Posts Tagged ‘Yellow’

Bumbles mainly Yellow

Friday, July 24th, 2020

The Yellow bumble bee, Bombus fervidus is the primary species in this group. Tergites (upper abdomen) segments T1 thru T5 are yellow.

Another species to mention is van Dyle Bumble, B. vandykei. It traditionally falls in the “no red, yes stripes” group, but when I encounter it in the field I am often struck with how much yellow it shows.

Yellow head bumble females, B. flavifrons often show striking bright yellow on T1 and T2.

The yellow form of the California bumble bee, Bombus californicus also shows a lot of yellow.

The Nevada bumble bee has golden yellow on its thorax and T1, T2 and T3.

Other yellow bumbles that are commonly seen on the westside are drones/males of the Yellow head bumble bee B. flavifrons and the Fuzzy-horned bumble bee, B. mixtus.

Notice the rear (3rd) leg (above). Notice it is hairy and relatively round–no corbiculum. Big clue it is a male.

Males often have extra hairs on their upper lip (sound familiar?) giving them the appearance of have a mustache.

Yellow bumble bee, Bombus fervidus

Friday, July 17th, 2020

The Yellow bumble bee, Bombus fervidus, is, in Washington state, very much an east side species.

I have encountered it primarily in SE Washington, in and around the Blue Mountains.

Please reference the Embedded Range Maps page to better interpret
# of observations per ecoregion.

Field ID tips

Identification of the Yellow bumble bee, Bombus fervidus, is relatively straight-forward.

  • area between wings (alar) black
  • T1 = yellow
  • T2 = yellow
  • T3 = yellow
  • T4 = yellow
  • T5 = black
  • T6 = black

This is a sturdy bumble and easily noticed as it buzzes through the mountain wildflowers.

Similar Species

Two possible species that could cause confusion are the California bumble bee, B. californicus, and the White-shouldered bumble bee, Bombus appositus.

The yellow form of the California bumble bee will be very similar to the Yellow bumble bee, but shows some black on T2 and T3. There is disagreement about whether the California bumble bee is a subspecies of the Yellow. The two distinct forms come together in the Willamette Valley of Oregon, and you can see some of the mixed patterns that result.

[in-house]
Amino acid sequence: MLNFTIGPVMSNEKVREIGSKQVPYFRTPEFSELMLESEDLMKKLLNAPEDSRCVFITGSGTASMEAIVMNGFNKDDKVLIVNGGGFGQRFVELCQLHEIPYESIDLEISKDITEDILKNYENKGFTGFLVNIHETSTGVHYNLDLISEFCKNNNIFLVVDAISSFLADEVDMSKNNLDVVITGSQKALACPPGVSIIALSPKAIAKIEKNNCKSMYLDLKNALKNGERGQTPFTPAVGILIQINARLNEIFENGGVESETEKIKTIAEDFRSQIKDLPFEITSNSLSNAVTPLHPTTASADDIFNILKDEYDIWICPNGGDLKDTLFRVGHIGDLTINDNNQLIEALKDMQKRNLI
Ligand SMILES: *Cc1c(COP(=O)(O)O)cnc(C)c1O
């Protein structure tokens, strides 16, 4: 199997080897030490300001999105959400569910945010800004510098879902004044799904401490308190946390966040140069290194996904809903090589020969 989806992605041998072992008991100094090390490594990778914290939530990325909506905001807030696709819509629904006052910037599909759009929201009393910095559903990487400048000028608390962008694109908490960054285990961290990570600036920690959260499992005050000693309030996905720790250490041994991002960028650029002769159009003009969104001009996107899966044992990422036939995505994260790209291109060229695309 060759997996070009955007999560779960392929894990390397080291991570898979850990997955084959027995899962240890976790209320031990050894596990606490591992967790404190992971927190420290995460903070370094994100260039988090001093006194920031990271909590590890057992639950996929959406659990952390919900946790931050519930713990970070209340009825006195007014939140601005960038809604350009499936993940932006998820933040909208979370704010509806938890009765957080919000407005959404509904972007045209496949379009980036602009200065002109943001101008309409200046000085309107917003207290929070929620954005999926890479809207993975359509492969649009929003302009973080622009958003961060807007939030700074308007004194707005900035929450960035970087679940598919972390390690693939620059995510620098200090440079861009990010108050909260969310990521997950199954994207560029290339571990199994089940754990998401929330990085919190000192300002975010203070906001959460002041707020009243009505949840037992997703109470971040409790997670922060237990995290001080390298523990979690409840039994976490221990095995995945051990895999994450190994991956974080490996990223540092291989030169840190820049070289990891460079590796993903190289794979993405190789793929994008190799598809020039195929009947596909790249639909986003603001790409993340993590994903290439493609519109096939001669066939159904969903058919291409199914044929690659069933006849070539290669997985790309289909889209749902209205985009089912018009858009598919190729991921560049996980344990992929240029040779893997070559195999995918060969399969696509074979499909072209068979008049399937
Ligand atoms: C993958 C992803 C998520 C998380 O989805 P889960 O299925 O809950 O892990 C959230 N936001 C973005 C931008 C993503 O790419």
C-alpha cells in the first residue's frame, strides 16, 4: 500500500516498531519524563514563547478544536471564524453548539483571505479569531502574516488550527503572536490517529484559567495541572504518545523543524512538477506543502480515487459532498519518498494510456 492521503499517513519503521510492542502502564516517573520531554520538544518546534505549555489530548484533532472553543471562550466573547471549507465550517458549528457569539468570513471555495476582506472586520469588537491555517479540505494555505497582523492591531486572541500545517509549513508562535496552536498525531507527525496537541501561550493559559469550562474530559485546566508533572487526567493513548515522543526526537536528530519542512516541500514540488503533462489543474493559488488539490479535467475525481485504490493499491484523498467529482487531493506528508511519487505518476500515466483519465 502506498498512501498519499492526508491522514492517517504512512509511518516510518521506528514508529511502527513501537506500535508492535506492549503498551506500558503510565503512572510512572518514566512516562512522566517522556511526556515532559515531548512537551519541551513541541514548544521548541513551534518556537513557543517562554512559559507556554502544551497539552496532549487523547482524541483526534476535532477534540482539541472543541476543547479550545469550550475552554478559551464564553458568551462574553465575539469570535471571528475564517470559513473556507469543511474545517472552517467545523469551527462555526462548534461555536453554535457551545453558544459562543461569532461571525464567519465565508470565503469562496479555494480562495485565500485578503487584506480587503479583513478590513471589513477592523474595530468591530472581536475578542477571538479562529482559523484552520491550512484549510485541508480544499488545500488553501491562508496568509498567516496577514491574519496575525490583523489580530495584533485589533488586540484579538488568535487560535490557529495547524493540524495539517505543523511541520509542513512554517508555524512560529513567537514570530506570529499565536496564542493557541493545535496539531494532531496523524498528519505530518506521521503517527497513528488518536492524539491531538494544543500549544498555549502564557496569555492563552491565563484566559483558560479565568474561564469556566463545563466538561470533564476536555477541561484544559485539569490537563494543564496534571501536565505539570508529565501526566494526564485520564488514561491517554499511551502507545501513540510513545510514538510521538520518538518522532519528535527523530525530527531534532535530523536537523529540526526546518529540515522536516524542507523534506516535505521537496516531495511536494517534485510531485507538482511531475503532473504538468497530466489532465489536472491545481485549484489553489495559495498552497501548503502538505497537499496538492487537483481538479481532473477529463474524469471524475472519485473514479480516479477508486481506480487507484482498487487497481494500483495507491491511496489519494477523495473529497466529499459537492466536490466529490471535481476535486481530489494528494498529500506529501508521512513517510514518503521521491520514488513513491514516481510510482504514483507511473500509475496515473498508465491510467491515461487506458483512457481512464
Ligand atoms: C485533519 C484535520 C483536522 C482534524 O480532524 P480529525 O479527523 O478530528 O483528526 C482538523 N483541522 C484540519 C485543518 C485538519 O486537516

White-shouldered bumble bee, B. appositus, will have distinctly different color shoulders (white) relative to the golden yellow of the abdomen.

The Nevada bumble bee, B. nevadensis shows a lot of yellow on it’s thorax and T1, T2 and T3. T4 and T5 will be black.

Males of several other species are yellow. See example below. Look for the lack of a corbiculum.

Yellow head bumble bee, Bombus flavifrons

Friday, July 17th, 2020

The Yellow head bumble bee, Bombus flavifrons, is a common bumble bee in Thurston county. It is found around the state, but is most commonly encountered on the west side of Washington.

Field ID Tips

The thorax is cloudy.

T1 and T2 are often bright yellow, contrasting with the black rear.

The majority of individuals I have encountered have black on T3, T4 and T5.
In the San Juan Islands, and I hear from a reliable source, around the Mountain Loop highway, T3 may be replaced with red. An example is shown at the bottom of this page.

Similar Species

Similar species include the Central bumble bee, Bombus centralis and the Sitka bumble bee, Bombus sitkensis.

The Central bumble bee has the scutum (front of the thorax) yellow, not cloudy. T3 and T4 will be red, with T5 black.

The Sitka bumble bee will have pale reddish hairs on T 4 and T5. These can be a bit subtle.

Male Yellow head bumble bees

are bright yellow and relatively common in the summer time. They are similar to males of Bombus mixtus.

Look for hairy legs with no pollen attached.